Gmail or Google mail is a free email service provided by the search engine provider Google. It’s available in more than 50 languages, and is financed by advertising. With Gmail, emails can be sent and received via a browser interface on a home computer. It can also be used with a smartphone (iOS as well as Android) or tablet. A paid version of Gmail without advertising is available for offices and companies.

General information[edit]

In 2004, Google started its freemail service and announced that 1GB of memory would be available. At that time, other freemail providers offered only a few megabytes. Google’s service quickly became famous and user numbers grew rapidly. Competitors quickly fell behind, and Google constantly increased the space available. Gmail users can now use up to 15 GB of storage space.

The test phase lasted from 2004 to 2009. Already during the beta-version of the service, interest was great. Up until 2007, users could only participate in it through an invitation from other users of the beta-phase. This shortage of the offer was a successful strategy. Gmail has been publicly available since 2007. Through the clever market introduction of a free product, which outdid its competitors with a lot of storage space, Gmail was able to quickly gain users in great numbers. Since 2012, Gmail is considered the most widely used freemail provider in the world.

Gmail is based on Ajax, a programming language that consists of JavaScript and XML. It allows users to permanently display an HTML page on the client side without having to reload the entire content when individual parameters change.[1] Gmail is a web application, but the emails can also be retrieved via POP3 and IMAP4, for example for using the Gmail mailbox with a mail program such as Thunderbird or Outlook.

If you want to use Gmail, you need to have a Google account, and if you have a Google account, you will be automatically assigned a Gmail address. Personalized email addresses can also be defined for office use.


The functionality of Gmail is based on stand-alone mail programs such as Outlook Express or Thunderbird. By using Ajax technology, many features of Gmail are similar to an email program that is installed locally. Therefore, Gmail collects all emails written in a buffer in case there is an unwanted termination of the web application, for example through connection timeout or timeout when loading a webpage.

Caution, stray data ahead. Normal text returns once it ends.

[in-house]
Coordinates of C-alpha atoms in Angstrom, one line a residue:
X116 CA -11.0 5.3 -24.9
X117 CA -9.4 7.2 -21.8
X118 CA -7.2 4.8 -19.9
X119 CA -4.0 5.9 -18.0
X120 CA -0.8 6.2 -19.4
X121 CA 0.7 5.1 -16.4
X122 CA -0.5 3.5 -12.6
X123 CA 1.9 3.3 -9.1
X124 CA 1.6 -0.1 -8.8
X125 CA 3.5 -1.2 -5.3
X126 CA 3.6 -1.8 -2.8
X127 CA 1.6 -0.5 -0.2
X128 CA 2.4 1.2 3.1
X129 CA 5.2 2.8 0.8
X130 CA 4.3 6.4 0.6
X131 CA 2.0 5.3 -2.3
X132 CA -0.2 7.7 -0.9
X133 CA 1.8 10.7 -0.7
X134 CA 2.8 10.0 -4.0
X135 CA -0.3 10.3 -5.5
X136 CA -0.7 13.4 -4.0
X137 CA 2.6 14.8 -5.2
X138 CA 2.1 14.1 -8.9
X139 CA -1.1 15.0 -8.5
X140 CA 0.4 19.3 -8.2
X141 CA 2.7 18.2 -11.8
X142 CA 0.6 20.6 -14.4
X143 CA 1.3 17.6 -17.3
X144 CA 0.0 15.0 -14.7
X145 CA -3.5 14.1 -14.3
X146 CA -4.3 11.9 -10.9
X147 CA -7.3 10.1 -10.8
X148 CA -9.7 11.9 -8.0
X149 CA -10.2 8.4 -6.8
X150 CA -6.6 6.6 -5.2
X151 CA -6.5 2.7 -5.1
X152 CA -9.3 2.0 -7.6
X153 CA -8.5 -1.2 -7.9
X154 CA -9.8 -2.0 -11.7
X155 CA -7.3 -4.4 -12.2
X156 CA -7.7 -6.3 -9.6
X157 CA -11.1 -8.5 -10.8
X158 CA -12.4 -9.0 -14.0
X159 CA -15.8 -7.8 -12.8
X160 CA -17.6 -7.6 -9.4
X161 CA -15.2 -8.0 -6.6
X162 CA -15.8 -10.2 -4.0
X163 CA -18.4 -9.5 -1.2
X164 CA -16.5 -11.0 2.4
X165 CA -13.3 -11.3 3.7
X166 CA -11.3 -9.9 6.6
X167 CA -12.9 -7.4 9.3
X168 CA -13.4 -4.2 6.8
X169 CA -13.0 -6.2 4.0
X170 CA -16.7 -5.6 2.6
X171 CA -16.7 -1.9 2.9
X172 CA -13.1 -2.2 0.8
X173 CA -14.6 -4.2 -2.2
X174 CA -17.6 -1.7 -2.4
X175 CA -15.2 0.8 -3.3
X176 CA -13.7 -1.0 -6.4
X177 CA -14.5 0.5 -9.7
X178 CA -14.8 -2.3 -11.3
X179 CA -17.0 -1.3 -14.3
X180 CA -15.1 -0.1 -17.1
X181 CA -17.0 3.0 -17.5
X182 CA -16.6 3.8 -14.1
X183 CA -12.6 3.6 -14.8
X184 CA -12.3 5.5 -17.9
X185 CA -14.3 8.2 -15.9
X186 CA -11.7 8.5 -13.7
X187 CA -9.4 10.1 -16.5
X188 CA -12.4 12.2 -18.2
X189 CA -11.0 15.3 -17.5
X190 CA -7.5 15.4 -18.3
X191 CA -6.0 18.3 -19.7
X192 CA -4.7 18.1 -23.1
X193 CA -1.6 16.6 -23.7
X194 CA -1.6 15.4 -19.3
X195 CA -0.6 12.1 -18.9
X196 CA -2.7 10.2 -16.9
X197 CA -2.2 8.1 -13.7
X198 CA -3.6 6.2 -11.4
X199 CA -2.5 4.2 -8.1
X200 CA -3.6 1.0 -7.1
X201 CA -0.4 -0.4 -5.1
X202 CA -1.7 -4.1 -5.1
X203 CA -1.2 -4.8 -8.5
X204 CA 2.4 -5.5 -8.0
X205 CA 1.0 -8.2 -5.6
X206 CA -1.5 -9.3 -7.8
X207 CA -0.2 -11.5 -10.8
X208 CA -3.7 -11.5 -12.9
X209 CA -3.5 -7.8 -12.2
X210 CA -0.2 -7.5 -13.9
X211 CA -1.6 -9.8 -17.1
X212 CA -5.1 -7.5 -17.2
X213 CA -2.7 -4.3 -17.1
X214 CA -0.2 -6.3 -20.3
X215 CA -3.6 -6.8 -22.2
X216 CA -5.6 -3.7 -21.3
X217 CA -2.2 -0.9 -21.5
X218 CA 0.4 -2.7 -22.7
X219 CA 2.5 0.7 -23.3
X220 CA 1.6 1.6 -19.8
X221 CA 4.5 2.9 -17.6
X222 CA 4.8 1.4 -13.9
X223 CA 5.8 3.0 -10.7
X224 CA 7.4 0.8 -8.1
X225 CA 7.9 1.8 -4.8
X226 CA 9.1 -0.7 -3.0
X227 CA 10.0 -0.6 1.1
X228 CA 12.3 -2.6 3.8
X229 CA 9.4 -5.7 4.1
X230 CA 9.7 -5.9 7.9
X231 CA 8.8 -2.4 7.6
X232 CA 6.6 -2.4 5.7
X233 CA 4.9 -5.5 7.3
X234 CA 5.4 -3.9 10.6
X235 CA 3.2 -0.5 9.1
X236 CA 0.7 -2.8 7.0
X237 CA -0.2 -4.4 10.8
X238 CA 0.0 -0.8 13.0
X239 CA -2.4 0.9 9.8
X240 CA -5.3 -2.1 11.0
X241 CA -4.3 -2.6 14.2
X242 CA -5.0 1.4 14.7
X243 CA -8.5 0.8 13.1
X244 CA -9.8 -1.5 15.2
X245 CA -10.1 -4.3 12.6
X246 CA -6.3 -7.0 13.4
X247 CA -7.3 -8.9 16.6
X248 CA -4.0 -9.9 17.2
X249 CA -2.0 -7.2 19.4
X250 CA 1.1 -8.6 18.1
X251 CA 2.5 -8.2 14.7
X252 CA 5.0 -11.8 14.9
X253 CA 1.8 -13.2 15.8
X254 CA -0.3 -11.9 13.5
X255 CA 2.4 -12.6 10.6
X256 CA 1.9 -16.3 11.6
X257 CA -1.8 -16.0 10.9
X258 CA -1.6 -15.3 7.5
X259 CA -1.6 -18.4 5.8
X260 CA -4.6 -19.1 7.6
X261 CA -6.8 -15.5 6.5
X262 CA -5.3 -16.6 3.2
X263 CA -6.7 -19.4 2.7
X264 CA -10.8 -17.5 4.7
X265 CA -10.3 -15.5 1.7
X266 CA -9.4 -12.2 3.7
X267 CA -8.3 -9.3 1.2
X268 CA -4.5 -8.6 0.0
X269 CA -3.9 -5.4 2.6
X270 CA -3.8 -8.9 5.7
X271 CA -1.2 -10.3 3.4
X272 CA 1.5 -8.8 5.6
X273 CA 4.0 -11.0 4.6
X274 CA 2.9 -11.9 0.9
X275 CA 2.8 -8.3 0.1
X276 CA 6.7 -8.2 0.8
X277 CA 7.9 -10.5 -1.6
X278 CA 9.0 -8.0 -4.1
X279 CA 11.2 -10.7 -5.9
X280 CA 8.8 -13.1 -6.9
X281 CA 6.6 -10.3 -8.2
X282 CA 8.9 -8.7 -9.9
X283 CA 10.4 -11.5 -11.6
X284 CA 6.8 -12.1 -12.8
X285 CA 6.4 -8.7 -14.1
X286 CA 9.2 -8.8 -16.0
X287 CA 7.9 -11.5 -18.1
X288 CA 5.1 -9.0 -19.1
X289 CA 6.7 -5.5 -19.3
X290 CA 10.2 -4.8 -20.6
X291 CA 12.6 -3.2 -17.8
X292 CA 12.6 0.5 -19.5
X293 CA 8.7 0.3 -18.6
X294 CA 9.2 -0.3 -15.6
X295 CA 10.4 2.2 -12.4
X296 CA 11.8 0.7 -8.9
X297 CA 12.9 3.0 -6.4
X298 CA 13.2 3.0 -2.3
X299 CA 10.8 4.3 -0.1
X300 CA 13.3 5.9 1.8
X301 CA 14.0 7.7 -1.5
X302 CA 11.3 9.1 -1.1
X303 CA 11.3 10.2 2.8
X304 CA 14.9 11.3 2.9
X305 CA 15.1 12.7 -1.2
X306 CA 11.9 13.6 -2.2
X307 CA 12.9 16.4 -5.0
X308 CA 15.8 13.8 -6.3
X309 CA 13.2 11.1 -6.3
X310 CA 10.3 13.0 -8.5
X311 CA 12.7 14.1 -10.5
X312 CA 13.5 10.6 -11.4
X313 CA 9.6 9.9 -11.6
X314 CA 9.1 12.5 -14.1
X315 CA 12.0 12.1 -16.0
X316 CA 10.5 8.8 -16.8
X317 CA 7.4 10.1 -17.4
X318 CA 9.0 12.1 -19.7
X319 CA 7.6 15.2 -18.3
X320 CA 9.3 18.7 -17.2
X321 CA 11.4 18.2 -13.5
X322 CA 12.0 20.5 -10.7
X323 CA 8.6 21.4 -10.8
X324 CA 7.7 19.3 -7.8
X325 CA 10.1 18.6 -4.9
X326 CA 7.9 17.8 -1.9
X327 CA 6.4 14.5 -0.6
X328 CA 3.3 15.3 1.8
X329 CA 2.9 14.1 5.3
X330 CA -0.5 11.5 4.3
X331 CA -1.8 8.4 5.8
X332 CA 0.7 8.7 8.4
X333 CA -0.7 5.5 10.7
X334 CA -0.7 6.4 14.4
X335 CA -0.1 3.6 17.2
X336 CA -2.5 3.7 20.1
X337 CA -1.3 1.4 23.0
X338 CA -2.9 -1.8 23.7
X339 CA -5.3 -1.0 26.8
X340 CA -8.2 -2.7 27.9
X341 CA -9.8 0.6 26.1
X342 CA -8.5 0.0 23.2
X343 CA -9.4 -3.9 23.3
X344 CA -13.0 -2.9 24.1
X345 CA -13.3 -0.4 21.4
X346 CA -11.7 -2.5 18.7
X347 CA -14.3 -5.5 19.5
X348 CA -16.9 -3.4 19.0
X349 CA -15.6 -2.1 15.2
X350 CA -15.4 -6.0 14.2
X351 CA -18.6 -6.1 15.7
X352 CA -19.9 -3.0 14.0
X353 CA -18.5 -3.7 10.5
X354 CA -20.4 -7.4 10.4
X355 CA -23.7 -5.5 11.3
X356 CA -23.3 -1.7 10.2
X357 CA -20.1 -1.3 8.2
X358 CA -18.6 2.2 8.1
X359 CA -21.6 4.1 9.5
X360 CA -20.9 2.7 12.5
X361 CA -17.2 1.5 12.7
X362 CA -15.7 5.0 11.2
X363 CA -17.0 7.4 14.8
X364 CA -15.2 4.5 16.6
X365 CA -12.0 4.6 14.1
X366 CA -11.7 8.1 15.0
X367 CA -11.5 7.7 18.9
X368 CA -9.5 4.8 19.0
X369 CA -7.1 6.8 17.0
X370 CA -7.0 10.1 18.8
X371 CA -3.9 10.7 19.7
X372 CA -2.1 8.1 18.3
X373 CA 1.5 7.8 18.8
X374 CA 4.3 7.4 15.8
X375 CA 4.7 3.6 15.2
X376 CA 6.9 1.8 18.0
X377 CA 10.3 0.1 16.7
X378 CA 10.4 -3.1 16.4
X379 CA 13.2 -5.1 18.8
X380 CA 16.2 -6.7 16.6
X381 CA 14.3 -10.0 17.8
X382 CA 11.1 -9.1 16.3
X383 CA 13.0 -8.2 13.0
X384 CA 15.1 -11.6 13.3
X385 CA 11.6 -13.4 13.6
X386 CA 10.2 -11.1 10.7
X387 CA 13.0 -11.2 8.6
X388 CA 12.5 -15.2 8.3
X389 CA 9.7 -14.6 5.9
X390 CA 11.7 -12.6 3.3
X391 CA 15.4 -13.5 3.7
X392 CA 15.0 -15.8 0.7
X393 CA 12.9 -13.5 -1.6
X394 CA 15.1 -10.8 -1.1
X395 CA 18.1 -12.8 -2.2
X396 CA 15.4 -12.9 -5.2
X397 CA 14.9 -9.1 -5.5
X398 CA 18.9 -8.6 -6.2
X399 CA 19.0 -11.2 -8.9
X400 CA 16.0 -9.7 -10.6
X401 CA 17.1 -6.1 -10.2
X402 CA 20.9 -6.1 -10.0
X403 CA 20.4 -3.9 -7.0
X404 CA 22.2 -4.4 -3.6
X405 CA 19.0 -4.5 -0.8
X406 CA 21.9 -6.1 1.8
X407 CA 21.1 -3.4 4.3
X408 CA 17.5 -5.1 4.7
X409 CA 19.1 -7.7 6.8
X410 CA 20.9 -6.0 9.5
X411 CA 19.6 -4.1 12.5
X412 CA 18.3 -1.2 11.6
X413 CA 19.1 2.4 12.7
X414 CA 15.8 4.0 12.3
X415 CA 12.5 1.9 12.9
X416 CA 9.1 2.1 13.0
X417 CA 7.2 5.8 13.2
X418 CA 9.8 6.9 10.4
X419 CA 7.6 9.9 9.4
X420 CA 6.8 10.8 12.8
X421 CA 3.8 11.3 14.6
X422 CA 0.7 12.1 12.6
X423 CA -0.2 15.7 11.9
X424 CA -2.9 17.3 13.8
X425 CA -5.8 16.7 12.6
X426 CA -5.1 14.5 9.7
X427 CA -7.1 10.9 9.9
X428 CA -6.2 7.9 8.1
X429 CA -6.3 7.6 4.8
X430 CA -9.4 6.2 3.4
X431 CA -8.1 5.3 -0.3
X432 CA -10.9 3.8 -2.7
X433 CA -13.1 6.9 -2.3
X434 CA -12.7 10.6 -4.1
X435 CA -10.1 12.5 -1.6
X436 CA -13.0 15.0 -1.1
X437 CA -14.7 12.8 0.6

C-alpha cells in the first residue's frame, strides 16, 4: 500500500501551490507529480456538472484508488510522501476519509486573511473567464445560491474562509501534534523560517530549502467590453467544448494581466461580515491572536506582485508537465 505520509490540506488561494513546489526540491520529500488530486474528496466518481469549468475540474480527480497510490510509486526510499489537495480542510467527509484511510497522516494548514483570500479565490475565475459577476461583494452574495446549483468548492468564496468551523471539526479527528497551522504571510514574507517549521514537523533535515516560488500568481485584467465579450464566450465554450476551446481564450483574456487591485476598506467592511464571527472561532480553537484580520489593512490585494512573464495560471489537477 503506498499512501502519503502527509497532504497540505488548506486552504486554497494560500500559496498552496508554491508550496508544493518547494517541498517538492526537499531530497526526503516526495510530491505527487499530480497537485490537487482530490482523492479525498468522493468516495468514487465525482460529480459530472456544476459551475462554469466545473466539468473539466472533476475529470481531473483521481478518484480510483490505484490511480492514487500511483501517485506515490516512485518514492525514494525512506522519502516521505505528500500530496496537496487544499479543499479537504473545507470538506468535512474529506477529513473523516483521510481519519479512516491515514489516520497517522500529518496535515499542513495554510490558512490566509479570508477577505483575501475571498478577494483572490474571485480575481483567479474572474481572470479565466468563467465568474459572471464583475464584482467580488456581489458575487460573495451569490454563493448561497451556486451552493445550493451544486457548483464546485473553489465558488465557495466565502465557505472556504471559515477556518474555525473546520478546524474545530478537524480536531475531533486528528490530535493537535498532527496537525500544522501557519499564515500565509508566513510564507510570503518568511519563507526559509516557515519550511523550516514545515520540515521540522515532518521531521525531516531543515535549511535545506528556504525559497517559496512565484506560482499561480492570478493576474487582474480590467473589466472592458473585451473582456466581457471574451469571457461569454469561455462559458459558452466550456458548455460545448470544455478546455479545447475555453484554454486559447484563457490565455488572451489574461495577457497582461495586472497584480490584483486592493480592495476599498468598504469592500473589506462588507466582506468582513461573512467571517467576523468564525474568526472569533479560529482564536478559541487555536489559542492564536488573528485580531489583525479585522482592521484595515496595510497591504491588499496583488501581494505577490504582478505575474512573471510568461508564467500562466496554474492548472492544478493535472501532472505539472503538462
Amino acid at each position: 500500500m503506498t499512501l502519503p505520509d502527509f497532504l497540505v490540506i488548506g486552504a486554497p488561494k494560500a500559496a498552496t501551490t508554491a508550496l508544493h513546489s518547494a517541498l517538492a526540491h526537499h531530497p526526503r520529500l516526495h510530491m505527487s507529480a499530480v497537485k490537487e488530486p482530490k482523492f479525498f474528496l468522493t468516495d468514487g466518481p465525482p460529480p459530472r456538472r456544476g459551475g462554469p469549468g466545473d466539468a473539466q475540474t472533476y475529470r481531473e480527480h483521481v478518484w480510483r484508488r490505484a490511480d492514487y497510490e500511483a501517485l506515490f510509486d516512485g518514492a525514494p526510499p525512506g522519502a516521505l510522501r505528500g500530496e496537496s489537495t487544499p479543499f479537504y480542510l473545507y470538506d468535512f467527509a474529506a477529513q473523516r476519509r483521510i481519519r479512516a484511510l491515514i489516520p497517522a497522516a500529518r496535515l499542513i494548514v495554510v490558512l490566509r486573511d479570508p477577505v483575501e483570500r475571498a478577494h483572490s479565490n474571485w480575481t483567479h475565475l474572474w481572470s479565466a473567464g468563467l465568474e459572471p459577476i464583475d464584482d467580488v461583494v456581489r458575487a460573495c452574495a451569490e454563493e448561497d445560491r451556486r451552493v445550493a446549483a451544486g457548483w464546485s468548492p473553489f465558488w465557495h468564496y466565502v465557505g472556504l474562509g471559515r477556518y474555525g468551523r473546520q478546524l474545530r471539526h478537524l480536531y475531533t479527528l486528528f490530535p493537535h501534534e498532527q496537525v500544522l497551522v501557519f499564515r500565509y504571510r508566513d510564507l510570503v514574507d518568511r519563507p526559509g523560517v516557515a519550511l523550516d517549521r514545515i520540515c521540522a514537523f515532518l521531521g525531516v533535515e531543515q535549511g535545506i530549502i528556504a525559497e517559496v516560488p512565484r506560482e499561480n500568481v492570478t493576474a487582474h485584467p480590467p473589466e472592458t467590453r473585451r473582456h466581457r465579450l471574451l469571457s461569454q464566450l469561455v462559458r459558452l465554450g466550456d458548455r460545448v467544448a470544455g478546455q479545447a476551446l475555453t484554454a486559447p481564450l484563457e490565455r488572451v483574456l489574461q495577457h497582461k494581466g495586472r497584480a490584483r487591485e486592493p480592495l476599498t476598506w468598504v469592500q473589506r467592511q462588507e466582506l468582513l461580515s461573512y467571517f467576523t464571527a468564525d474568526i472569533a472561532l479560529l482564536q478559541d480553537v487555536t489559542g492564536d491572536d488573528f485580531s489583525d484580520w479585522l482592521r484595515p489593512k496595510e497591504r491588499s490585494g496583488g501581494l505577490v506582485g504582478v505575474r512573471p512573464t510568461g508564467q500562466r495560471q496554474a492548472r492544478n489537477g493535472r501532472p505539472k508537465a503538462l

Email storage is centralized. This way, the user has the option of marking emails with several attributes and thus sorting them better. This is a fundamental difference to other mail programs that work with a simple folder system. It is similar to index cards which are provided with several indices.

An often-used method for indexing, Google’s search engine gives its regards. In addition, the emails in the Gmail mailbox can be sorted according to specially defined tabs and some functions are available without having to open the email at all.[2] Storage is shared with Google Drive, where email attachments can also be stored.

There are now many Gmail extensions available, partly officially from Google, partly unofficially from private developers, which can be implemented in order to extend its range of functions. If you miss certain features of a mail program, you can use extensions like Boomerang, or other services such asGooglePlus or Google Hangouts.[3]

Relevance to SEO[edit]

Since 2012, Gmails have been displayed in the SERPs of the personalized search. Various factors are of importance. If the emails have been answered, the probability of their being displayed in the search results increases. Google also reads the keywords of emails and automatically decides whether they will be listed in the social search. Other factors are open rate, sender, time, topic, or CTR of the [[Hyperlink|links]). Gmail results appear in the SERPs at the top right edge. However, Google is being criticized about collecting and evaluating all of this data to generate the personalized SERPs. However, these results are displayed only when logged in with a personal Google account. Whether Google collects the data without login remains uncertain. In addition, the Gmail data is collected in order to be able to target search results to the user by means of Google Now on mobile devices even before an actual search.


  1. What is Ajax?. Accessed on March 6, 2014
  2. Gmail's New Quick Action Buttons Help You Complete Tasks on the Go. Accessed on March 6, 2014.
  3. How Gmail Has Evolved Over the Years. Accessed on March 6, 2014.